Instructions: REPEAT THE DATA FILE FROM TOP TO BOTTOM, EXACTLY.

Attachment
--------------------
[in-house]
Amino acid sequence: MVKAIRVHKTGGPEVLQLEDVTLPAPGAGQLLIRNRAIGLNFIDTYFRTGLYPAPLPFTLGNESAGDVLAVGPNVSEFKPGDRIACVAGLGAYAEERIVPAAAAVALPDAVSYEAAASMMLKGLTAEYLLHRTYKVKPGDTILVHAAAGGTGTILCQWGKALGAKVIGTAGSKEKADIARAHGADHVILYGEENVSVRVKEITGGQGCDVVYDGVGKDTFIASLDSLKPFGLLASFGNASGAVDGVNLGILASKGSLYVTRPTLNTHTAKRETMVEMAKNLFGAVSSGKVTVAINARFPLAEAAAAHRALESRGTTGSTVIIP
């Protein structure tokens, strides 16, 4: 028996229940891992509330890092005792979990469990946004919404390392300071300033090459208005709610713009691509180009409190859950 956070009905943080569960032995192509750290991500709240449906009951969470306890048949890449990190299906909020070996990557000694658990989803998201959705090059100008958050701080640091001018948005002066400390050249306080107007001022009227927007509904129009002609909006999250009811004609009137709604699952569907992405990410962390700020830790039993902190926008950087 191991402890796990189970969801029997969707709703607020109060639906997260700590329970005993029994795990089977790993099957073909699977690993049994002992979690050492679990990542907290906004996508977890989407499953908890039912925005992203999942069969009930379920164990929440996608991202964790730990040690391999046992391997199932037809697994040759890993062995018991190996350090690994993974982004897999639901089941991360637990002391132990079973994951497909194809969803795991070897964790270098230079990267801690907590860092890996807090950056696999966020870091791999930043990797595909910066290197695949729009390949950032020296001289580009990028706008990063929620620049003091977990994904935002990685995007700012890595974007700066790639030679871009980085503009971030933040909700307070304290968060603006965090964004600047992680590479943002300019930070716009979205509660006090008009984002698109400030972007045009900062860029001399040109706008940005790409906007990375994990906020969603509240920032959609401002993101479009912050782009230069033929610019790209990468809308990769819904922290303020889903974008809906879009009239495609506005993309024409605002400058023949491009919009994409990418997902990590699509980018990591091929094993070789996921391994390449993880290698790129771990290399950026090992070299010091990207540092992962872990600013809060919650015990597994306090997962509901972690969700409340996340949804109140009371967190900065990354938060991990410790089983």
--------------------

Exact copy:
[in-house]
Amino acid sequence: MVKAIRVHKTGGPEVLQLEDVTLPAPGAGQLLIRNRAIGLNFIDTYFRTGLYPAPLPFTLGNESAGDVLAVGPNVSEFKPGDRIACVAGLGAYAEERIVPAAAAVALPDAVSYEAAASMMLKGLTAEYLLHRTYKVKPGDTILVHAAAGGTGTILCQWGKALGAKVIGTAGSKEKADIARAHGADHVILYGEENVSVRVKEITGGQGCDVVYDGVGKDTFIASLDSLKPFGLLASFGNASGAVDGVNLGILASKGSLYVTRPTLNTHTAKRETMVEMAKNLFGAVSSGKVTVAINARFPLAEAAAAHRALESRGTTGSTVIIP
């Protein structure tokens, strides 16, 4: 028996229940891992509330890092005792979990469990946004919404390392300071300033090459208005709610713009691509180009409190859950 956070009905943080569960032995192509750290991500709240449906009951969470306890048949890449990190299906909020070996990557000694658990989803998201959705090059100008958050701080640091001018948005002066400390050249306080107007001022009227927007509904129009002609909006999250009811004609009137709604699952569907992405990410962390700020830790039993902190926008950087 191991402890796990189970969801029997969707709703607020109060639906997260700590329970005993029994795990089977790993099957073909699977690993049994002992979690050492679990990542907290906004996508977890989407499953908890039912925005992203999942069969009930379920164990929440996608991202964790730990040690391999046992391997199932037809697994040759890993062995018991190996350090690994993974982004897999639901089941991360637990002391132990079973994951497909194809969803795991070897964790270098230079990267801690907590860092890996807090950056696999966020870091791999930043990797595909910066290197695949729009390949950032020296001289580009990028706008990063929620620049003091977990994904935002990685995007700012890595974007700066790639030679871009980085503009971030933040909700307070304290968060603006965090964004600047992680590479943002300019930070716009979205509660006090008009984002698109400030972007045009900062860029001399040109706008940005790409906007990375994990906020969603509240920032959609401002993101479009912050782009230069033929610019790209990468809308990769819904922290303020889903974008809906879009009239495609506005993309024409605002400058023949491009919009994409990418997902990590699509980018990591091929094993070789996921391994390449993880290698790129771990290399950026090992070299010091990207540092992962872990600013809060919650015990597994306090997962509901972690969700409340996340949804109140009371967190900065990354938060991990410790089983």